The following post contains my notes on Jacob Neusner’s Epilogue (called Chapter 15, Before and After) to his book The Theology of the Oral Torah: Revealing the Justice of God (McGill-Queen’s University Press, 1999). The former installments are: Introduction and Chapter 1, Chapters 2 and 3, Chapters 4 and 5, Chapter 6, Chapter 7, Chapter 8, Chapter 9, Chapter 10, Chapter 11, Chapter 12, Chapter 13, and Chapter 14.
He begins the epilogue with:
The theology of the Oral Torah in its union with the Written Torah, on the one side, and with the liturgy of synagogue and home life, on the other, defines Judaism’s world view, the details in context of its way of life, its explanation of what, and who, is Israel. In their distinctive language and idiom, which in no way copied the language and reproduced the modes of discourse of Scripture, the sages of the Oral Torah retold the story of the Written Torah. The liturgy of the synagogue and home, for its part, would rework modes of thought characteristic of the sages of the Oral Torah and re-frame clusters of categories that sages had formed to make their statement. That is why anyone who wishes to describe the principal characteristics of the religious world view of that Judaism, in proportion and balance, will find the prescription here (p. 641).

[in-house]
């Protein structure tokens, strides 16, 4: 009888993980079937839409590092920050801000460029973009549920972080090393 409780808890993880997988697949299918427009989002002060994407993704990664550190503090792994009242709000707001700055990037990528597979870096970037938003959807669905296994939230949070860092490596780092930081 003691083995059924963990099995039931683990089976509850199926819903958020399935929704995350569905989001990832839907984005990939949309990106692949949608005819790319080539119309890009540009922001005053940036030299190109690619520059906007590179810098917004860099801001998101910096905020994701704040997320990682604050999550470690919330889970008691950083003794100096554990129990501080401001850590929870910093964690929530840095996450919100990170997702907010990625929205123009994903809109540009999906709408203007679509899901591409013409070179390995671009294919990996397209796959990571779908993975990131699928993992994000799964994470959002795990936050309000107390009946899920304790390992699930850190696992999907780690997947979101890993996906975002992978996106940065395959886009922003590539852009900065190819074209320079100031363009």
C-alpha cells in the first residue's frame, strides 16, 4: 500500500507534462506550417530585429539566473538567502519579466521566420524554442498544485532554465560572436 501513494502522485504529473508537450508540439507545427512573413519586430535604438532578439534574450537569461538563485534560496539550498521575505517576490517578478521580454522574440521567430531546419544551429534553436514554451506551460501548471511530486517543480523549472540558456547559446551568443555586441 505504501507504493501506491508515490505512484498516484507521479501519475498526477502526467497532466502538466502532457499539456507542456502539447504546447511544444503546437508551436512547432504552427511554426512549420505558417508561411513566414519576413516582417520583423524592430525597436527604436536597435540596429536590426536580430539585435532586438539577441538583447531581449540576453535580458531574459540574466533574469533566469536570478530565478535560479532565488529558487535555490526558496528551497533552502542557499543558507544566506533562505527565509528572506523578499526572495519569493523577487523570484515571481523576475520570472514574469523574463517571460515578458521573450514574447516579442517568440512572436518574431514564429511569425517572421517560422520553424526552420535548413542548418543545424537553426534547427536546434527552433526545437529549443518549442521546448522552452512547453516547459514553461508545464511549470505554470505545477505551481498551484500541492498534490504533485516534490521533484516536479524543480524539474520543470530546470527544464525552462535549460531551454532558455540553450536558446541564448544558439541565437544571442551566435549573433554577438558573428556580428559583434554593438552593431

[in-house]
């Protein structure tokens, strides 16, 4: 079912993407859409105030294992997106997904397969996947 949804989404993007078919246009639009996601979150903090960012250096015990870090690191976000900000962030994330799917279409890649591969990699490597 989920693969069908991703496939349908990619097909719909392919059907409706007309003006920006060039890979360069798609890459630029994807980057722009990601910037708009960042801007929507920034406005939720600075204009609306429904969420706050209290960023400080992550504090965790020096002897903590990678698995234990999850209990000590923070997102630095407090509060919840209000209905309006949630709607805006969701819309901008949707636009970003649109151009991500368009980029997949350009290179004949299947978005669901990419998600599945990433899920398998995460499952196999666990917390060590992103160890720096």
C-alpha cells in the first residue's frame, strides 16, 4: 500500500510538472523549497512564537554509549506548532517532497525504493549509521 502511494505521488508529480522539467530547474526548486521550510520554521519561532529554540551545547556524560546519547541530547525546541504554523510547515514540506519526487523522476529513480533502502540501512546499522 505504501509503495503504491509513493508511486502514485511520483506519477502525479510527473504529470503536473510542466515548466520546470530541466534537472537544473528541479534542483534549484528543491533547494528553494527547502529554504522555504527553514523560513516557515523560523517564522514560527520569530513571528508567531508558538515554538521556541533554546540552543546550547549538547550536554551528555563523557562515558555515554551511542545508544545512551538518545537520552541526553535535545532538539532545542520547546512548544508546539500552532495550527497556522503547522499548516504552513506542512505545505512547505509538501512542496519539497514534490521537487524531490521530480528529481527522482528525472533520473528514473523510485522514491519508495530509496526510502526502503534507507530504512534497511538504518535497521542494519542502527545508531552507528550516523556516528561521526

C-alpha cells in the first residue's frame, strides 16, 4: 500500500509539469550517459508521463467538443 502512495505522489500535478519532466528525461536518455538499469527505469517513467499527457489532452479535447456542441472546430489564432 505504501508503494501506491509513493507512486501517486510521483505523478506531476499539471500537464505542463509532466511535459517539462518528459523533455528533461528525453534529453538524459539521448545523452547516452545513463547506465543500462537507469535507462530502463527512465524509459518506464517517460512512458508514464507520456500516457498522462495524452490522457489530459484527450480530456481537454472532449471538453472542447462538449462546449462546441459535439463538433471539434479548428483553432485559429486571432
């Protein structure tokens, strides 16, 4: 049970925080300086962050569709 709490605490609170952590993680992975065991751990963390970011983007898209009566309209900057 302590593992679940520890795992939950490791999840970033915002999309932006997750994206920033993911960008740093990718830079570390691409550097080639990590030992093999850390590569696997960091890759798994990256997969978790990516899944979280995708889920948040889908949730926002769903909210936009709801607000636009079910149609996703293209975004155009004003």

As proclaimed by the sages, the Oral Torah is the complement to the Written Torah, the two together providing the whole teaching of Moses. This situaties Oral Torah in the center of the continuum running from Written Tora to Judaism’s prayer life in synagogue and home. This is not solely a chronological but also a theological continuum. The Written Torah preceded the writing of the documents of the Oral Torah, which was later succeeded by the finalization of the liturgy for synagogue and home. Such is the history of the documents. But Oral Torah is also theologically central, occupying the position of mediation between Written Torah and liturgy. The Oral Torah is central, providing the interpretation of the Written Torah and the foundation of Jewish prayer life. Does the Oral Torah accurately represent the Written Torah? Does the Oral Torah really represent the foundation of liturgy and prayer in Judaism? It’s known that early Christian writers disagreed with the sages’ interpretation of Scripture during the centuries that the documents of the Oral Torah were being produced. Also, there is little of the eventually established synagogue liturgy and prayer documented in the Oral Torah (pp 642-643).
In response to these concerns, Neusner states that “[t]he faiithful of Judaism through the ages reach Scripture through the oral tradition recorded here [in the Oral Torah], never encountering an unmediated Scripture (whether historically or philologically or archaeologically, for example)” (p. 642). This situation is analogous to the long history of mediation of the Bible by the Church, as a guarantor of orthodox reading. Written Torah was, for the faithful of Judaism, half of Torah, the other half being Oral Torah. The wto were not separate or separable. (This was also a situation in the Church in regard to Tradition and Scripture–the two were one whole.)